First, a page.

Spock must take control of Enterprise crewman after a shuttle crash strands them all on a primitive planet while Kirk must do everything he can to find the shuttle before a deadline is hit and he is forced to abandon his search. Spock must make hard choices with unruly crewman who get more aggravated with his actions.
While there is some interesting action, I dislike this episode on a visceral level. Through the unforeseen actions of a quasar-like phenomenon, the Enterprise shuttlecraft Galileo is thrown wildly off course and crash-lands on a planet. Spock is in command and the other crewmembers are Scotty, McCoy, Lieutenant Boma, a female yeoman and two other expendable crewmen. The Galileo group begins to reconnoiter the surface and almost immediately come under attack from large, humanoid creatures. One of … more
Born in Wausau Wisconsin. Move at an early age to Ventura California and lived for 8 years. Growing up in a big city landscape didn't prepare me for my next move: Archbold Ohio with a population of … more
Consider the Source
Use Trust Points to see how much you can rely on this review.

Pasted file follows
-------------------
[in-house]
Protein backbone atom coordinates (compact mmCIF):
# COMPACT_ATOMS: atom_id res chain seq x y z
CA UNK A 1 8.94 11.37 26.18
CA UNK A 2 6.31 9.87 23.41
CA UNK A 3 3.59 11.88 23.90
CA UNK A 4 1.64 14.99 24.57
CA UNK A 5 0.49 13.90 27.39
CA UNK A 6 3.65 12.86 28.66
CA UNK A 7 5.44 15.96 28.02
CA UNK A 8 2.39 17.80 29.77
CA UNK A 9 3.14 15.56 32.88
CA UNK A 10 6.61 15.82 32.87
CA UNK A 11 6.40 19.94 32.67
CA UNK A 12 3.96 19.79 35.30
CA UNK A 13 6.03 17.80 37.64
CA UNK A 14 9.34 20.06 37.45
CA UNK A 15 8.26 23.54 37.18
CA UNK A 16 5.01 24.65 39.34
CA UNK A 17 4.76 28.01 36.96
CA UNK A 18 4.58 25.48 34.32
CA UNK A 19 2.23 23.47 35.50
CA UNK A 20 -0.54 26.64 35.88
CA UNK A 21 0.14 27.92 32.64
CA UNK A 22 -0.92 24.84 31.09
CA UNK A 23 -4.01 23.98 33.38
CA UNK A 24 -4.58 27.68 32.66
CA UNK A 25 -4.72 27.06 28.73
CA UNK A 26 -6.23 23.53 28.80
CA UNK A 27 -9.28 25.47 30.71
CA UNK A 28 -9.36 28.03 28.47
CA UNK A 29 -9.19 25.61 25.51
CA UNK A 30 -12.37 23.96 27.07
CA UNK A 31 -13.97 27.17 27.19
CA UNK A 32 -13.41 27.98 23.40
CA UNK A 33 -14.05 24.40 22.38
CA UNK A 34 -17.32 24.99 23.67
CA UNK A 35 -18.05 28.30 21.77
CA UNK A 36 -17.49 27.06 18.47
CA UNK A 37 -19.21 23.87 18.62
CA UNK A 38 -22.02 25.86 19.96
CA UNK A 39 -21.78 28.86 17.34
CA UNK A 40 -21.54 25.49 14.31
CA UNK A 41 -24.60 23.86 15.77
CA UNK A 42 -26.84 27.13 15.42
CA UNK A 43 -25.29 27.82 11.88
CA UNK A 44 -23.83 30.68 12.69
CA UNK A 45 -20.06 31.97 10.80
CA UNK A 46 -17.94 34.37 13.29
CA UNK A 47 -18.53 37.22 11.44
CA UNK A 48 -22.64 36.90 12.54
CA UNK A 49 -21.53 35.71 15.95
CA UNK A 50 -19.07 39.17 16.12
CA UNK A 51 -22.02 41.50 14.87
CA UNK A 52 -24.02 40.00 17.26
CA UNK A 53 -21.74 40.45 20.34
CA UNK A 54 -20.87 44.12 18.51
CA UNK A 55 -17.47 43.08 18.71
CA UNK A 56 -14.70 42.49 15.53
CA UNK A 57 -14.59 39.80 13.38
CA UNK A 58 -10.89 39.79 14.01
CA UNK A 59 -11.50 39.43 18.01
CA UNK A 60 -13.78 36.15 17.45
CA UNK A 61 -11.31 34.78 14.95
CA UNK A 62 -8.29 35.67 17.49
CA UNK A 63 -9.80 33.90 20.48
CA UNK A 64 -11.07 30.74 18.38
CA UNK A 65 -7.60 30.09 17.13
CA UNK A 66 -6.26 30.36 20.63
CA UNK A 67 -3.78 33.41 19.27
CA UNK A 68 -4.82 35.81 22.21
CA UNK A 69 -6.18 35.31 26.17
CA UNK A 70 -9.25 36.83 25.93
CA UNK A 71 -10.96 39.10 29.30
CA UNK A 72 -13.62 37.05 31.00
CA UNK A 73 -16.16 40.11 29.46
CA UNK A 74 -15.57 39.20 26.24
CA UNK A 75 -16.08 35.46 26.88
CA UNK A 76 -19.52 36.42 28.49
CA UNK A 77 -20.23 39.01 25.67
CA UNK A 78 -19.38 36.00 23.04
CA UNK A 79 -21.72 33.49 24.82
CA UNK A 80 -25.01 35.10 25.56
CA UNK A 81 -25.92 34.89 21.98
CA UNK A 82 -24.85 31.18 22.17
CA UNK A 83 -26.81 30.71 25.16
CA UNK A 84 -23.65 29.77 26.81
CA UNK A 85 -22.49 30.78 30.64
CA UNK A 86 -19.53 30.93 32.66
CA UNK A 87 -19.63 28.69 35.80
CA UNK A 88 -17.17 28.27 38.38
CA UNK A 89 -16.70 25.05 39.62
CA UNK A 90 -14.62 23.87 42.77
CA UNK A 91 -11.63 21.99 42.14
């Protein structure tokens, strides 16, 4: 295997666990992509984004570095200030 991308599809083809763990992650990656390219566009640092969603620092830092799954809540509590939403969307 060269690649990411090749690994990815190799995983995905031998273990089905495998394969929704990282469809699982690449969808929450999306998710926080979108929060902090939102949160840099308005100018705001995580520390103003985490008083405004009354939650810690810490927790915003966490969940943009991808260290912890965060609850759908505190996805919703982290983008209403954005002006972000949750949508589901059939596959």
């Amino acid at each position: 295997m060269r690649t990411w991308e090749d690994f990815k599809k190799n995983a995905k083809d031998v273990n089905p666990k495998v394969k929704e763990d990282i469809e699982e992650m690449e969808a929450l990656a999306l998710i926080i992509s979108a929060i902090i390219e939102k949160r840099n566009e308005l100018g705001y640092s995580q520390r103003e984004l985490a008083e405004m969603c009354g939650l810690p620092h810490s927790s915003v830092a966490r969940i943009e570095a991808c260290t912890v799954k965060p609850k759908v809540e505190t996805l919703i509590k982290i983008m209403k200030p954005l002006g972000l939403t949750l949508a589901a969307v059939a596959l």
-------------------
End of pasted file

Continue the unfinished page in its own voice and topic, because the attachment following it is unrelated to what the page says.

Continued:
Teleplay writer Oliver Crawford says "The Galileo Seven" was inspired by his viewing of a 1939 film calledFive Came Back. (A catty footnote: David Gerrold, scribe of the famous "Trouble with Tribbles" episode, called "The Galileo Seven" a rip-off of the Jimmy Stewart filmThe Flight of the Phoenix. Meow.)Five Came Backconcerned a plane crash in the Andes and the survivors who faced the constant threat of surrounding headhunters. Crawford toyed with the idea and came up with a story line in which Spock (Leonard Nimoy), Dr. McCoy (DeForest Kelley), and a couple of other crew members crash on the surface of a hostile planet during a shuttle mission. With communication between the small craft and theEnterprisedisrupted by quasar activity, Spock and the others must defend themselves against a formidable threat with only primitive, handmade weapons. That's the scenario, but the real drama is in the rising conflict between the half-Vulcan Spock's coldly logical approach to survival and the passions of his human crew, who soon come to regard him as a hateful, unfeeling monster. This is an interesting episode, both as a taut action piece and, somewhat indirectly, as a portrait of intolerance (specifically, an intolerance of individual differences) developing under stress.--Tom Keogh